The downside is that now everyone with access to Jenkins has access to that key. It’s possible to use roles to restrict access through the web UI, but in our case it’s useful to allow access to the machine Jenkins is running on (for debugging purposes). And Jenkins itself has r+w privileges, so it’s all but impossible to prevent reading that file.
When the key is used for deploying to production, that’s a problem. Access to the key itself is actually useless, as it’s passphrase protected, but using the solution described above means the passphrase is stored in a credentials.xml file in $JENKINS_HOME. The file is encrypted, but reversing that is trivial.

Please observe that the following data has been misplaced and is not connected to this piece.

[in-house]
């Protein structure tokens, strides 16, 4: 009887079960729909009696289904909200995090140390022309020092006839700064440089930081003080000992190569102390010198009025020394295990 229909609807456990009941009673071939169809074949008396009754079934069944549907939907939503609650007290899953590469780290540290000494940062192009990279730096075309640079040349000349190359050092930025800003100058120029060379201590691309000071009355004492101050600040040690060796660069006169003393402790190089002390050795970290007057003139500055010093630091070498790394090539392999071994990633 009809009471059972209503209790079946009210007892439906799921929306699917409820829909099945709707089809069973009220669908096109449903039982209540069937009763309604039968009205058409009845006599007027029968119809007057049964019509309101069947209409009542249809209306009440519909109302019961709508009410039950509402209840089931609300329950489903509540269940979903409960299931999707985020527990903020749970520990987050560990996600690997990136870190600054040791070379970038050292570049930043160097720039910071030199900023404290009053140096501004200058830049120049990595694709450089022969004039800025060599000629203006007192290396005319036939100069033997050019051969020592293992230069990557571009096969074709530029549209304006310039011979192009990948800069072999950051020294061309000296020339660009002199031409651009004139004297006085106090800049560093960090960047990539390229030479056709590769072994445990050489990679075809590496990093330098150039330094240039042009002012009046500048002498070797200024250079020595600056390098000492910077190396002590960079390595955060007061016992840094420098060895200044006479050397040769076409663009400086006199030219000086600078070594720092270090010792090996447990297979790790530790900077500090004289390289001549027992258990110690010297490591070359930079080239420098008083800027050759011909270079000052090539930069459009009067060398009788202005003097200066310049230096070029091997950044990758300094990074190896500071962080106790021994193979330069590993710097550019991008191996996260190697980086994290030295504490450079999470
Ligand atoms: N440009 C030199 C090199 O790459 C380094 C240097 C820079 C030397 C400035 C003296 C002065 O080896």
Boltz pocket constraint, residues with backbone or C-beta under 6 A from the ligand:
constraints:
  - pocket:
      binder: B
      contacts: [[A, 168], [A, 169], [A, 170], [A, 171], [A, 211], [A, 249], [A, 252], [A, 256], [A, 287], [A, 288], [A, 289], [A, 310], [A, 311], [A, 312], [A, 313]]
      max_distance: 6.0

It would be handy if the SSH Agent plugin allowed prompting for the passphrase before running a build, but that doesn’t appear to be a thing. It is possible however, to use the Parameterized Build plugin to emulate that.
#!/bin/bash expect << EOF spawn ssh-add $1 expect "Enter passphrase" send "$SSH_PASSPHRASE\r" expect eof EOF
Then, assuming you added a build parameter named SSH_PASSPHRASE, you can use this script after launching ssh-agent and before you need the ssh key:
eval `ssh-agent` ./ssh-add-pass ./key_file ./run_playbook